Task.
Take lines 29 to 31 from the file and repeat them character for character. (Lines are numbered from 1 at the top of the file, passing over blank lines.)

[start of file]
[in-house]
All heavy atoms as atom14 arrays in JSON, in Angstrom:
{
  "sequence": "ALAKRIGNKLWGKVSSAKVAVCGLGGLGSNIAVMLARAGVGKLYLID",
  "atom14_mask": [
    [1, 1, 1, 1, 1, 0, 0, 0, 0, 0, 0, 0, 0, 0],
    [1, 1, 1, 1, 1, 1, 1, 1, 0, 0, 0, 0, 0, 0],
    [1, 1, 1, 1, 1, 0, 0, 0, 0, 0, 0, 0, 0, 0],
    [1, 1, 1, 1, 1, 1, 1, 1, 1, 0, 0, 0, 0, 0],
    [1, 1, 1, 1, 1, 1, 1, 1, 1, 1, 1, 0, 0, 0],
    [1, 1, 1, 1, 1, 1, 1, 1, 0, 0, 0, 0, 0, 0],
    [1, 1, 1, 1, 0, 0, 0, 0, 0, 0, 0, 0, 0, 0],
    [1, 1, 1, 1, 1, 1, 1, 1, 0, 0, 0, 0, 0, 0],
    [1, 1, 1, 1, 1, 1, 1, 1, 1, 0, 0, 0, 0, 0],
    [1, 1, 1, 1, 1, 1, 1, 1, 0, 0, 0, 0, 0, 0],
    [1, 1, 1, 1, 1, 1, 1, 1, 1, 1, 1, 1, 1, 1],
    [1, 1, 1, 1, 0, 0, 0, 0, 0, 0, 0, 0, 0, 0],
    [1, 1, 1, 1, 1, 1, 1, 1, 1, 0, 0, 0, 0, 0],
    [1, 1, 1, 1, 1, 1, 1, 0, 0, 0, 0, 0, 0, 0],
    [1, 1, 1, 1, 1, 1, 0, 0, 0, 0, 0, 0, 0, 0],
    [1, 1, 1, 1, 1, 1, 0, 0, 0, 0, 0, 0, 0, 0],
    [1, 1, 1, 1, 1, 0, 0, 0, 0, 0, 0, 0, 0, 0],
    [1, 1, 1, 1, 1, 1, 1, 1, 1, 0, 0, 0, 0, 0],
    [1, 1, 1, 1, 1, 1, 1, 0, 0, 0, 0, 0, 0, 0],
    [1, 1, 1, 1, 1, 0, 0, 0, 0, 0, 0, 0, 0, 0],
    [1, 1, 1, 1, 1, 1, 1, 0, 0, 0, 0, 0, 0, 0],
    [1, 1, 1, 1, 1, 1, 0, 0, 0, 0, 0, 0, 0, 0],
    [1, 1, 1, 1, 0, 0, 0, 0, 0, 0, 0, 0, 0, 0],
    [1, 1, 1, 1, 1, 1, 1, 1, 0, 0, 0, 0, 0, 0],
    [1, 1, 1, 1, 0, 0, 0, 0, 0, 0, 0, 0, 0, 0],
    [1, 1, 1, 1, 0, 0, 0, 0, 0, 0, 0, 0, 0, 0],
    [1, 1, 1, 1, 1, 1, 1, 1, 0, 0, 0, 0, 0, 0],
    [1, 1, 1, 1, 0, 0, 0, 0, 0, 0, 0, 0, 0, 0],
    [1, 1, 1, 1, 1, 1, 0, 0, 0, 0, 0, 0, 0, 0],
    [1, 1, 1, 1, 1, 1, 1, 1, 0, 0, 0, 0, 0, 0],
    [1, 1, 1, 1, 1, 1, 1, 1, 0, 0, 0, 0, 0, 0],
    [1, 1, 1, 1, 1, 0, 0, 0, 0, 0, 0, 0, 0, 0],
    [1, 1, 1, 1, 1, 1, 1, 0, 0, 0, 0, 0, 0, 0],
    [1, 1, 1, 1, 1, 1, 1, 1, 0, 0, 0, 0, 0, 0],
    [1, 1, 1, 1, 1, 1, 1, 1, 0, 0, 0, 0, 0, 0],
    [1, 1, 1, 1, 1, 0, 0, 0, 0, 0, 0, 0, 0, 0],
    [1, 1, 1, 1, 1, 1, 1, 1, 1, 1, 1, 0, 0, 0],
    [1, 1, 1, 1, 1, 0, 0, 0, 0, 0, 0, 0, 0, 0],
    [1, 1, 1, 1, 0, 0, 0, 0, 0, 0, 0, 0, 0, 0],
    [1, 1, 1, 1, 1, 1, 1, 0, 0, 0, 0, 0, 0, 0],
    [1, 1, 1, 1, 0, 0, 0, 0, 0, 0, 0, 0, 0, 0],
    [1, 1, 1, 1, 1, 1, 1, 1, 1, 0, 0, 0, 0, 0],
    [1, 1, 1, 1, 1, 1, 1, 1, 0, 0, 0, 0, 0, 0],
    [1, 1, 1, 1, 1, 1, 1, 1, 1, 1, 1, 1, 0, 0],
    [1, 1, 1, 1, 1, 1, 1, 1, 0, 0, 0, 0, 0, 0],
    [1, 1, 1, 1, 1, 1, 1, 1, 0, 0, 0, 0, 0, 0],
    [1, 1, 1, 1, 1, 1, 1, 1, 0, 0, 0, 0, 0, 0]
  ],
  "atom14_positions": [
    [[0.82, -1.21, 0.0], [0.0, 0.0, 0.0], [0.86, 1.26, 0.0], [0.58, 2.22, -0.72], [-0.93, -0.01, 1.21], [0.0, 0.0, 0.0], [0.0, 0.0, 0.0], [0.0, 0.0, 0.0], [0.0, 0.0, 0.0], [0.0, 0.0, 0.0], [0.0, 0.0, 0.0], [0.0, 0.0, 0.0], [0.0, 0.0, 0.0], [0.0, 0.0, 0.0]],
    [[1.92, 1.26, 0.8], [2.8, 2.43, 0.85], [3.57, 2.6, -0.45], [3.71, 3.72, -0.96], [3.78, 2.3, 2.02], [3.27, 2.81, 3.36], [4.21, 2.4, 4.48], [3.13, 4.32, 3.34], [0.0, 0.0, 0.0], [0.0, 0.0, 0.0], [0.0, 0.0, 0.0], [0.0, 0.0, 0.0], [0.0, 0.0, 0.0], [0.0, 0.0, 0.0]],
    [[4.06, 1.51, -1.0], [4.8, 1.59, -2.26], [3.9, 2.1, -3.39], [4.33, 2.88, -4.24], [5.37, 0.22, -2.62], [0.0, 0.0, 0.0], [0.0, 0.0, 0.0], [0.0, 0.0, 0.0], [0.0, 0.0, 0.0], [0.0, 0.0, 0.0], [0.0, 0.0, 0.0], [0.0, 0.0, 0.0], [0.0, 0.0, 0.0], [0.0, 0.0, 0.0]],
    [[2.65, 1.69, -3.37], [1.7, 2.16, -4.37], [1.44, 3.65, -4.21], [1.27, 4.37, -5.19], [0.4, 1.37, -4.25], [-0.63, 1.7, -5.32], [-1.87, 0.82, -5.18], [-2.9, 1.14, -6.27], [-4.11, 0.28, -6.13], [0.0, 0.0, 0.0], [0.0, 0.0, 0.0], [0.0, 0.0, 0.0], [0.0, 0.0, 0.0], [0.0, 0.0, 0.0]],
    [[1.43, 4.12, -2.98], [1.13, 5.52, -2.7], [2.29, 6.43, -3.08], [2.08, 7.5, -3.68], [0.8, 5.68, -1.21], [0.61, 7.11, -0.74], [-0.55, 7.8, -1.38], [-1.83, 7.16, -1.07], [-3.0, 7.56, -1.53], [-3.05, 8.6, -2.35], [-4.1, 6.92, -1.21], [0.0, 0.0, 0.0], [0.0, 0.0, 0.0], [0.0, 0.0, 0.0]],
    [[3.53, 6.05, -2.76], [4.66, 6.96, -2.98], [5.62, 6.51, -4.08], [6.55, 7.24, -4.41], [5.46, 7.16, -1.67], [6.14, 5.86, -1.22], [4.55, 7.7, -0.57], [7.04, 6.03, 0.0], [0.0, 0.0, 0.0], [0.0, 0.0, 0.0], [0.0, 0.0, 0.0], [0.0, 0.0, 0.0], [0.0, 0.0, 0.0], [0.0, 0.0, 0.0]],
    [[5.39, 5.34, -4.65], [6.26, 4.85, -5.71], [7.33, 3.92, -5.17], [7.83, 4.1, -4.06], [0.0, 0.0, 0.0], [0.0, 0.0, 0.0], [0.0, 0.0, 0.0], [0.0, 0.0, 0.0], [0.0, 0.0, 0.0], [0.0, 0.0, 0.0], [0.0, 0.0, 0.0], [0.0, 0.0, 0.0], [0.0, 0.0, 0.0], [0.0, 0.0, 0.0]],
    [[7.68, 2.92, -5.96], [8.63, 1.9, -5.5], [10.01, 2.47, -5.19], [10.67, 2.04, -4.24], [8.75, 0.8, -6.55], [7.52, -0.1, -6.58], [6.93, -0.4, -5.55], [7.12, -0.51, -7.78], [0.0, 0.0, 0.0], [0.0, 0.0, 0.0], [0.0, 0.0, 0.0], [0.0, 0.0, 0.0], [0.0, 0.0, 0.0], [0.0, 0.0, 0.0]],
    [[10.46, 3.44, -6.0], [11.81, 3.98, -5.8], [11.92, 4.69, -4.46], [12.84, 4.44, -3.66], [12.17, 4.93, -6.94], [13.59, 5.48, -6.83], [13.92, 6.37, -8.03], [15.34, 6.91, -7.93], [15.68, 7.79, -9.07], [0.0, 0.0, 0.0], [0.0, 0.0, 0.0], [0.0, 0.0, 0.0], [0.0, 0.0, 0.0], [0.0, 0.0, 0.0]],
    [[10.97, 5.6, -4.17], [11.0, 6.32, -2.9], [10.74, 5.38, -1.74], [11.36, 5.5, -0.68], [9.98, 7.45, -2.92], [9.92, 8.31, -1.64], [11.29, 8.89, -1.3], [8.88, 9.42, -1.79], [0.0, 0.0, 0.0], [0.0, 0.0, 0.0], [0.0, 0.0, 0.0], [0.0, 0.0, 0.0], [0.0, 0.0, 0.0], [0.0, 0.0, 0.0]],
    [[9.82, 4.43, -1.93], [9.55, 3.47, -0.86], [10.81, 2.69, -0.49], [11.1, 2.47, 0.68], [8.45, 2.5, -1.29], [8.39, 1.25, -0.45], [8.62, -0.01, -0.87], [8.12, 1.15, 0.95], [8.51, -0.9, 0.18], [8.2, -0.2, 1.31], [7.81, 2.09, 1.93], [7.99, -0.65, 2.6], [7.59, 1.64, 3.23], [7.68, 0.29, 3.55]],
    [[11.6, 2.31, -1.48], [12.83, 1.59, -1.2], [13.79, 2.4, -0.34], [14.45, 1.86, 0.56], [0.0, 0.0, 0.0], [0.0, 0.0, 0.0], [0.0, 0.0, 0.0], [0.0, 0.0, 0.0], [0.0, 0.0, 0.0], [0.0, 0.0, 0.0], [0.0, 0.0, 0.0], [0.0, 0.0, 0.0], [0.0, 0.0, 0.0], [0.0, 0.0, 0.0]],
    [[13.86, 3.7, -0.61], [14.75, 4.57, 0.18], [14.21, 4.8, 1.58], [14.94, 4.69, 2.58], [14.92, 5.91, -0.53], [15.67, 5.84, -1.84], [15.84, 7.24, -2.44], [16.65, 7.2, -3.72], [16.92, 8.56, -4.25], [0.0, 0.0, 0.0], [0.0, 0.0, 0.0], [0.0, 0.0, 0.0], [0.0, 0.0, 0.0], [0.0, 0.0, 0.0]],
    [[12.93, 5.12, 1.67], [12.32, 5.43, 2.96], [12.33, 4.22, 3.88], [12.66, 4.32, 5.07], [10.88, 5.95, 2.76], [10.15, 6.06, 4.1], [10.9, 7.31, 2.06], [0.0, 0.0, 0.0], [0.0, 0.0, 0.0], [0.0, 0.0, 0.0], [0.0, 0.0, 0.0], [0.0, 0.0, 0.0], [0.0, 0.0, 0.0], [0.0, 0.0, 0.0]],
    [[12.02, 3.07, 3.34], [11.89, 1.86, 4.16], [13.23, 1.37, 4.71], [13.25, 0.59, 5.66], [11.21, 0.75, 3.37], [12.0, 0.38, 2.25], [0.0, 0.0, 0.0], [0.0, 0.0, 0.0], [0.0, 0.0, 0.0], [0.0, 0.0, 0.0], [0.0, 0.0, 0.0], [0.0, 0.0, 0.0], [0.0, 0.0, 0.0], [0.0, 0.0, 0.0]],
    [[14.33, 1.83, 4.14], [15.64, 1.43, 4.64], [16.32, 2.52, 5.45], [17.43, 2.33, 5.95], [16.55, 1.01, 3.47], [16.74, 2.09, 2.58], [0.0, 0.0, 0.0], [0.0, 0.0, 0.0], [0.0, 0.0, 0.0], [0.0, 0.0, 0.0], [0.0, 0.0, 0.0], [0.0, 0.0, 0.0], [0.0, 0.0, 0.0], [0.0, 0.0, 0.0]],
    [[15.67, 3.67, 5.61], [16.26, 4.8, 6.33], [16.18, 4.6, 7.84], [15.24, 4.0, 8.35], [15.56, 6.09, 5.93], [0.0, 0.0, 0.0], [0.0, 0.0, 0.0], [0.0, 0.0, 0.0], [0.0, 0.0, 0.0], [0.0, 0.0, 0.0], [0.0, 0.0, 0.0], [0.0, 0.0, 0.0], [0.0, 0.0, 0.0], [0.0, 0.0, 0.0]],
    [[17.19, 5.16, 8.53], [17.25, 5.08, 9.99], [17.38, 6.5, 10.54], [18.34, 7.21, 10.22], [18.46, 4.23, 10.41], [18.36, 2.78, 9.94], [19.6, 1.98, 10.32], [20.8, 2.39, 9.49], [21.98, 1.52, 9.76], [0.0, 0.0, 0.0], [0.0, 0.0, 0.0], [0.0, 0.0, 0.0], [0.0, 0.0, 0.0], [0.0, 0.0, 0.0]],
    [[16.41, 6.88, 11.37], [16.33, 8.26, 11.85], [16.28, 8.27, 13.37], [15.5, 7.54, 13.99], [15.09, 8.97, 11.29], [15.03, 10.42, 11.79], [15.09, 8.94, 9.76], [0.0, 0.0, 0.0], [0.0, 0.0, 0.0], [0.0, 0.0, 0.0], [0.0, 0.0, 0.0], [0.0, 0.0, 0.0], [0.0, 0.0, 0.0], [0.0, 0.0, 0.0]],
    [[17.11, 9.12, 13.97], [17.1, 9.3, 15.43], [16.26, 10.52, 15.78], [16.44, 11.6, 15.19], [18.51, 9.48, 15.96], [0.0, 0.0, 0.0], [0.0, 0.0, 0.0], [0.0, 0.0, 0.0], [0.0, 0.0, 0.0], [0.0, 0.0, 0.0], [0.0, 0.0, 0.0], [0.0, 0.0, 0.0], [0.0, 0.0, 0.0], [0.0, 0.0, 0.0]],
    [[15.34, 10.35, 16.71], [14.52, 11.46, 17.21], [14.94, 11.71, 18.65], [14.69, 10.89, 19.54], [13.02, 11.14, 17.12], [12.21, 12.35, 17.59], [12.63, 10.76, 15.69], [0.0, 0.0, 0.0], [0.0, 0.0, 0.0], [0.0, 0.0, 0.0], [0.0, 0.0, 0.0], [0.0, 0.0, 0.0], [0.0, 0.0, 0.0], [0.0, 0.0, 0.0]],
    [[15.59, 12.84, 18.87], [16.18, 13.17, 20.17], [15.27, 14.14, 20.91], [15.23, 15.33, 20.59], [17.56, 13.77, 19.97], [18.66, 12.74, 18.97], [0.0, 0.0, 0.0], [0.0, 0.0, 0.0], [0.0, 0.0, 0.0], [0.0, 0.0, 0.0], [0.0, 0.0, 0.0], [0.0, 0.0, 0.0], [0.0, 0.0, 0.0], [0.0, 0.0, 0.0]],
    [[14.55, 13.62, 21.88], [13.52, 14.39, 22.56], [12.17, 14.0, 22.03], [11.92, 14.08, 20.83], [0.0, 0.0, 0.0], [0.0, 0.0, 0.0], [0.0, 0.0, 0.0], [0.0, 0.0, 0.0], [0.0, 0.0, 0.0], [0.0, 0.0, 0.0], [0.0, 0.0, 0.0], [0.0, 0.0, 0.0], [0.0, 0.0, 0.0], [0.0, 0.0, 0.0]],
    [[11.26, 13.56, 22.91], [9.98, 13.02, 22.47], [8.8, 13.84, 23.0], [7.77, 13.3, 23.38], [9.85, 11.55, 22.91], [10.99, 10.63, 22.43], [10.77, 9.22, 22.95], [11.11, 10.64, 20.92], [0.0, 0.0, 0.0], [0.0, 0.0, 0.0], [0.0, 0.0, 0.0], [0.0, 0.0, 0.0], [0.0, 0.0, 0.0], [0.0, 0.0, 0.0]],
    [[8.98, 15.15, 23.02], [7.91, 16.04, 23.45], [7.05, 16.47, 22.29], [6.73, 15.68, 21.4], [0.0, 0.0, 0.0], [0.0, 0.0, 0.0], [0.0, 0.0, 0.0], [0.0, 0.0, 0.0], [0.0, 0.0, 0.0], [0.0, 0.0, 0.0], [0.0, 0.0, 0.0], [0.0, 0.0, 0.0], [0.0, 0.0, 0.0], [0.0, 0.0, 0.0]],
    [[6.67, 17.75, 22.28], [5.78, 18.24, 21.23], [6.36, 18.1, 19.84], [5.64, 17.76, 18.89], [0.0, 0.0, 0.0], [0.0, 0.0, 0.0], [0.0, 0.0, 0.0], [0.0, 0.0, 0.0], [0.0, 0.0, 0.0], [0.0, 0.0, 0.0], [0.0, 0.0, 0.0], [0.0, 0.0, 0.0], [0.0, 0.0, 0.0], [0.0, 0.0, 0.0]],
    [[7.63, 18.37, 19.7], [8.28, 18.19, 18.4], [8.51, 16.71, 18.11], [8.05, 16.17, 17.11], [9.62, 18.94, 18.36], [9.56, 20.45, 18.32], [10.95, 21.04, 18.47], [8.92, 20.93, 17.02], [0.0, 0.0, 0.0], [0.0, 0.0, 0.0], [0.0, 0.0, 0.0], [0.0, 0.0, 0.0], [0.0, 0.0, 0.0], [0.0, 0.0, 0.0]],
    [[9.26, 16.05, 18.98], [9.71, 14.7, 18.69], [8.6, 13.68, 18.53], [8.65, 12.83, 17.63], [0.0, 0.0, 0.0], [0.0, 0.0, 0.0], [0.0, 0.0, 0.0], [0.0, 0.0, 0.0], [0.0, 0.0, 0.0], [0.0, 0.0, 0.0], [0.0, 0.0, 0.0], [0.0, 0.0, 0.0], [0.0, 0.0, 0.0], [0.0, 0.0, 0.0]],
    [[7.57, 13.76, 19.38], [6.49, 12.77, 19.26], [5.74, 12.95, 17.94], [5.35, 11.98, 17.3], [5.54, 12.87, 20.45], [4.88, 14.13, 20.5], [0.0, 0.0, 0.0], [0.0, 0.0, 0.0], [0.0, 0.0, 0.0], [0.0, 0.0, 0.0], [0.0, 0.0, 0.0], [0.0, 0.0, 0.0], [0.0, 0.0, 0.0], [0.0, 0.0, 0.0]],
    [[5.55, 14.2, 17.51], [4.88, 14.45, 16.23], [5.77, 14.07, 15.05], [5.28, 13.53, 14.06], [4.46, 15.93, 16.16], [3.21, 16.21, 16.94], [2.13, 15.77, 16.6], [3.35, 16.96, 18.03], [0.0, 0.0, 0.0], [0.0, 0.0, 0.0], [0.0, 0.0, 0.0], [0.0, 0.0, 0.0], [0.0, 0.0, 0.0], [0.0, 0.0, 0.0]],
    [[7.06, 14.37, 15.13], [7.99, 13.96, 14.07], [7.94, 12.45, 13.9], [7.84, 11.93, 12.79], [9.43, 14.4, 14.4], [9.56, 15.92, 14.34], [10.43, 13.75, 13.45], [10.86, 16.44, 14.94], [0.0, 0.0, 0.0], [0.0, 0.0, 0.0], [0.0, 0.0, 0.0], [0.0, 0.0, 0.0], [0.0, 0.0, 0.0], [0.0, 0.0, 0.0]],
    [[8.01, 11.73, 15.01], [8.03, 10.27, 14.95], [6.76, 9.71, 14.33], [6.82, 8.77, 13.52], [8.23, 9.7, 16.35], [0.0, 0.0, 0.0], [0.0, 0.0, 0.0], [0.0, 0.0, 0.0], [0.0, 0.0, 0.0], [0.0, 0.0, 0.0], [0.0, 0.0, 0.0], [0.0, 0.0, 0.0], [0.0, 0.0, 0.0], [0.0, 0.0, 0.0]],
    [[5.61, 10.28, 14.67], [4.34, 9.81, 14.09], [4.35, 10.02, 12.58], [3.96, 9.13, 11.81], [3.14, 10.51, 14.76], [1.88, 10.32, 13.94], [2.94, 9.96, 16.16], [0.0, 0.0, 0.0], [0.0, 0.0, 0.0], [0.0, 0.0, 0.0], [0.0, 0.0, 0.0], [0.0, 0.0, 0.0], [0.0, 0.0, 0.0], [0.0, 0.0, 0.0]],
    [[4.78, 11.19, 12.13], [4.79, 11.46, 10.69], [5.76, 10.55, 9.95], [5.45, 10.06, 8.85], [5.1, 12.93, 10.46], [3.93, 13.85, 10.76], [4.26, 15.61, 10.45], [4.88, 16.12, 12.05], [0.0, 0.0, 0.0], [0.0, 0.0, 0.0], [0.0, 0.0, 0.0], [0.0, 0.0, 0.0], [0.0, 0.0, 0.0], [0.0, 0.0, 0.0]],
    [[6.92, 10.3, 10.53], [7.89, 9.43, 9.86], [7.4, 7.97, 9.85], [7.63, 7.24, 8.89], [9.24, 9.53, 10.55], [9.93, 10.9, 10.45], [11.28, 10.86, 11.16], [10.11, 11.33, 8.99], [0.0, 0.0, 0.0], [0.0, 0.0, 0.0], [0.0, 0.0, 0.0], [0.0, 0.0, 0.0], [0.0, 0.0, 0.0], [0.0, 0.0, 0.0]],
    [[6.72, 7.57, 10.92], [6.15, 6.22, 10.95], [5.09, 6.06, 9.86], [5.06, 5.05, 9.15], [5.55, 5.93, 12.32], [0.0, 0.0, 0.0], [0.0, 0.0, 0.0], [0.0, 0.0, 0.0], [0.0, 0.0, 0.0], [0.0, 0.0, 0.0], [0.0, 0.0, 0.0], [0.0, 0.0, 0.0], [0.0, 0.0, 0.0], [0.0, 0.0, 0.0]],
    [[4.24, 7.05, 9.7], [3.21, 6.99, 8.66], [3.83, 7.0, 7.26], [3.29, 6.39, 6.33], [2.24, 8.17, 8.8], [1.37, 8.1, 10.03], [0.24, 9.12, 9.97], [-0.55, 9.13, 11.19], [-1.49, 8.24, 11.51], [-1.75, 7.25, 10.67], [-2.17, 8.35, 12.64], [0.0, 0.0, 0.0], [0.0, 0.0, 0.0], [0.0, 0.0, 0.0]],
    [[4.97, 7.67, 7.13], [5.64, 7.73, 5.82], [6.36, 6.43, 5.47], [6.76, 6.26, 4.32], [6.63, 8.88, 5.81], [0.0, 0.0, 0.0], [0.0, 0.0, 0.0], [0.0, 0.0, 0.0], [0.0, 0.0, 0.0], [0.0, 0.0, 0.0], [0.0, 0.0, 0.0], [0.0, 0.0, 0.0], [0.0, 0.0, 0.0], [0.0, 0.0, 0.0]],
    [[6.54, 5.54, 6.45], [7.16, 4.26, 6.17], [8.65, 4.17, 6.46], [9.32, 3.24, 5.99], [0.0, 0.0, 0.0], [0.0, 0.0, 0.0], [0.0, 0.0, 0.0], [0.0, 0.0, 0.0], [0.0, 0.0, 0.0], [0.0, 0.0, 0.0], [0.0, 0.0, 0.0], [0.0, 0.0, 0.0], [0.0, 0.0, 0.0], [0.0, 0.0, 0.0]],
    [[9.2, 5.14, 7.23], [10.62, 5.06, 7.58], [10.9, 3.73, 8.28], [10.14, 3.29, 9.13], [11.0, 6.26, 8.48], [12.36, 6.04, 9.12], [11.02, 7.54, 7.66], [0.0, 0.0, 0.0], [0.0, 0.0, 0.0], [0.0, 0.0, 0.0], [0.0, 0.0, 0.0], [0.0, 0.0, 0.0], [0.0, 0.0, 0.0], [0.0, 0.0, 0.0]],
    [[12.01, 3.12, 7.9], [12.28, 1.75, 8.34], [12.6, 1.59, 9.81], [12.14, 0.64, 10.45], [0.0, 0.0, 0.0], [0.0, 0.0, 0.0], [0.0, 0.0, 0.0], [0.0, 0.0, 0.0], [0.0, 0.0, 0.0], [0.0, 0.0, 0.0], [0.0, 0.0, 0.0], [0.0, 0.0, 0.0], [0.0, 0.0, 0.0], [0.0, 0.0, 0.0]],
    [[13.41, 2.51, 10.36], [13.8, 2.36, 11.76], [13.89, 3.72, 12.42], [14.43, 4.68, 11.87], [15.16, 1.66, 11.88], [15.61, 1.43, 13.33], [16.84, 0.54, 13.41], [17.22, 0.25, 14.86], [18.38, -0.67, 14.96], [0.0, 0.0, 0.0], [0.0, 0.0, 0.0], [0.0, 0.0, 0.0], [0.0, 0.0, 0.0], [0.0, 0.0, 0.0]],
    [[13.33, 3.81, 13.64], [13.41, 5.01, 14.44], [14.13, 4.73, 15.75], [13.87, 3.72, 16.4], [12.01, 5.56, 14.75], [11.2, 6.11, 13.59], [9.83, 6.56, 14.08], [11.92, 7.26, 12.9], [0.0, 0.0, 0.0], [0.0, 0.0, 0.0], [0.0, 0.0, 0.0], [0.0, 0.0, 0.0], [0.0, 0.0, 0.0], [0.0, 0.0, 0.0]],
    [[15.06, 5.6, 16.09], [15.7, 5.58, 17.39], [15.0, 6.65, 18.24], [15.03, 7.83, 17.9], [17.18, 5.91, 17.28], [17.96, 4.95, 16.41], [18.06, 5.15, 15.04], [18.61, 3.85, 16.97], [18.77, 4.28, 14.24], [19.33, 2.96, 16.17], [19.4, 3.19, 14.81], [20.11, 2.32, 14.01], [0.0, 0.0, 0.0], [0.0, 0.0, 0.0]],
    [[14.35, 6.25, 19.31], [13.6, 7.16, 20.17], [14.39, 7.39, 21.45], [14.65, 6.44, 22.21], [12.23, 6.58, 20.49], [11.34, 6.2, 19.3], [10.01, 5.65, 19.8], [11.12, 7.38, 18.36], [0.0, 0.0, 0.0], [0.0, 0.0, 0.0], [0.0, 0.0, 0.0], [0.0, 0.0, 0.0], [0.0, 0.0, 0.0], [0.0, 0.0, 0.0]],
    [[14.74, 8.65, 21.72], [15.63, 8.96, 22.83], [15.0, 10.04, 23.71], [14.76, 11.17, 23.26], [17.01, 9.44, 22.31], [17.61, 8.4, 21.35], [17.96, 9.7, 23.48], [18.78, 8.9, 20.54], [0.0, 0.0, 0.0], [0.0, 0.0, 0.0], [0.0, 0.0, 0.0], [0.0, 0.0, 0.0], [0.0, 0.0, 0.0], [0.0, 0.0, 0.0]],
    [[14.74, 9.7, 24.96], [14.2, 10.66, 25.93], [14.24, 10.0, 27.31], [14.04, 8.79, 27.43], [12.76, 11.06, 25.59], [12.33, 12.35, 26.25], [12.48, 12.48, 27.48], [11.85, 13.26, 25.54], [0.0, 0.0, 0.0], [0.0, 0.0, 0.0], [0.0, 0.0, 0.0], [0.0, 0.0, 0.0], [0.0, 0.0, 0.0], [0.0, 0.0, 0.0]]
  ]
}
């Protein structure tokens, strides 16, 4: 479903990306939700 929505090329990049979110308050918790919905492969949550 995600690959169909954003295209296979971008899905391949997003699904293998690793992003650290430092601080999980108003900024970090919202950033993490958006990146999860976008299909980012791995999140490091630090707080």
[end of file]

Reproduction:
    [1, 1, 1, 1, 1, 1, 1, 1, 0, 0, 0, 0, 0, 0],
    [1, 1, 1, 1, 0, 0, 0, 0, 0, 0, 0, 0, 0, 0],
    [1, 1, 1, 1, 0, 0, 0, 0, 0, 0, 0, 0, 0, 0],